You should see something like this, note PREEMPT RT which indicates its realtime:

 Linux realtimepi 4.9.52-rt37 #1 PREEMPT RT Fri Oct 6 22:29:28 UTC 2017 armv6l GNU/Linux

The line should  look a little different for armv7

I am not an expert with actually building realtime systems, so input on how it preforms, and examples would be appreciated!


How to reuse your old Raspberry Pi as a Telegram-controlled Alarm Clock – AlarmPi August 14, 2017

Posted by GuySoft in diy, Electronics, open source, programming, python, Uncategorized.
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RaspberryPi Alarm clock

RaspberryPi alarm clock

Hey all,

So do you have a RaspberryPi not doing anything at home? Got that 2GB class 4 SD card that you just don’t know what to do with it? Well this guide is for you! It will let you turn your Pi in to an IOT alarm clock, no code, no complicated commands, just flash, edit two text files and you are good to go. The alarm clock is controlled from Telegram, so you can set it and turn it off from your smartphone. I find that usually using my phone wakes me up. So it’s useful for me. You can also edit the alarm and use any mp3 file you want.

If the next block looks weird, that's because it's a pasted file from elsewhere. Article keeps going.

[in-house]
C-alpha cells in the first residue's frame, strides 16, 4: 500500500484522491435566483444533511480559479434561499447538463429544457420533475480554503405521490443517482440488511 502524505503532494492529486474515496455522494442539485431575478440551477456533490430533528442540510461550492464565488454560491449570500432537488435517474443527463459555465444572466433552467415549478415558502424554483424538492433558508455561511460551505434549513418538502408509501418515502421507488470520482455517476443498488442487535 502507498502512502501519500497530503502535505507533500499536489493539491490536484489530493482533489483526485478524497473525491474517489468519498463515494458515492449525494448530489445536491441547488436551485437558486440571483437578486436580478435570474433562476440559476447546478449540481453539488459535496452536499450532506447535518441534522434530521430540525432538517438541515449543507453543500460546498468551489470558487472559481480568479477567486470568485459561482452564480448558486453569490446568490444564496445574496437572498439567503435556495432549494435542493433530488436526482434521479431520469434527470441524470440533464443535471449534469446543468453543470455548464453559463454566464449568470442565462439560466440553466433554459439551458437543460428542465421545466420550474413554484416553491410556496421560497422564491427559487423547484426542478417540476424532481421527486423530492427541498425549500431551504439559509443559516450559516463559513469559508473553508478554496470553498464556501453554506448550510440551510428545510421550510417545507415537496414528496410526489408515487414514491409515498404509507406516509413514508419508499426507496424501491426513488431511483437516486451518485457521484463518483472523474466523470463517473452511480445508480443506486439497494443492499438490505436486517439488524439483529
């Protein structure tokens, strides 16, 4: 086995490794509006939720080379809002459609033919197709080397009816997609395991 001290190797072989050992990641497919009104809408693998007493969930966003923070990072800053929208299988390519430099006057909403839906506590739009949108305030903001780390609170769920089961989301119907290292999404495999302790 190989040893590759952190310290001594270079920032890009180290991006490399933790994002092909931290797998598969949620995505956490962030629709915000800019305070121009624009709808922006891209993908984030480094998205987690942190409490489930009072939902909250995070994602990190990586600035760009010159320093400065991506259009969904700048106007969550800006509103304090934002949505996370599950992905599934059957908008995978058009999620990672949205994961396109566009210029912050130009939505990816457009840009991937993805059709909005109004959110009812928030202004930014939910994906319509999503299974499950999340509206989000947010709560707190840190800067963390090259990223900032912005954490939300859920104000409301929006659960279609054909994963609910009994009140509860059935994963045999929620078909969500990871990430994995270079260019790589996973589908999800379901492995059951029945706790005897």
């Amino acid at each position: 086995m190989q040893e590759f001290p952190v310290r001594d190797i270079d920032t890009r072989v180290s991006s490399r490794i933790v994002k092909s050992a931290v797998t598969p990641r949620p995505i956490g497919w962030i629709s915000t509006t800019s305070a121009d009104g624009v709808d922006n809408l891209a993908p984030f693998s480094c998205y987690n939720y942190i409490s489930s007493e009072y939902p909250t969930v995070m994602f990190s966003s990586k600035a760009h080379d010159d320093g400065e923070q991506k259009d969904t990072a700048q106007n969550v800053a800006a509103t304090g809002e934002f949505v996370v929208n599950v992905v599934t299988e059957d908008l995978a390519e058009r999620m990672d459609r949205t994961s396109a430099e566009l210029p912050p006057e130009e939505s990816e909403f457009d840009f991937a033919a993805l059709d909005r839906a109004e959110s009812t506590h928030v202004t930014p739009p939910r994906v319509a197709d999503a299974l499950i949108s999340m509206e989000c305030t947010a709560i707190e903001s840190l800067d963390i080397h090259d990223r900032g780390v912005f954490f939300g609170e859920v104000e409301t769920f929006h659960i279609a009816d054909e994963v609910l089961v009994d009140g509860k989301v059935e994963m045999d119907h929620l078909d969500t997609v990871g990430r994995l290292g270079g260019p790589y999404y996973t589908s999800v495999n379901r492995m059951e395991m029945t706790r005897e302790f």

The code is all available in github. AlarmBot is the Telegram Bot. An AlarmPi is the distro (built with CustomPiOS yet again). (more…)

ElectricSheepPi – Use your spare RaspberryPi to run evolving digital art! July 18, 2017

Posted by GuySoft in open source, programming.
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Electric Sheep running on a RaspberryPi

Electric Sheep running on a Raspberry Pi

Hey all,
So its been a while since I had time to release something fun. After developing CustomPiOS I thought I might write something to demonstrate how easy it is to make your own RaspberryPi distribution with it. So I made one that runs Electric Sheep on boot. Its called ElectricSheepPi.
Electric Sheep is a collaborative abstract artwork that keeps evolving as you vote for “sheep”. So it makes nice visuals and is great to play on a spare screen and Pi. Raspberrypi 2 works, Raspberrypi 3 is recommended for smooth visuals. You can see examples of the visuals on youtube.

To run it

  1. Download the image
  2. Flash it like any distro
  3. set up wifi, set your wifi settings with the file electricsheep-network.txt or electricsheep-wpa-supplicant.txt.
  4. Plug to HDMI display, internet and boot

Its easy to write a custom distro with CustomPiOS!

To write I had to write a module for CustomPiOS, it was just 32 lines mostly copied from the electric sheep install manual. To make stuff start on boot I used the gui module which lets you start any gui application full screen at boot, that’s 2 lines in the config file.

Thank you Doc’s Tech for hosting the image yet again!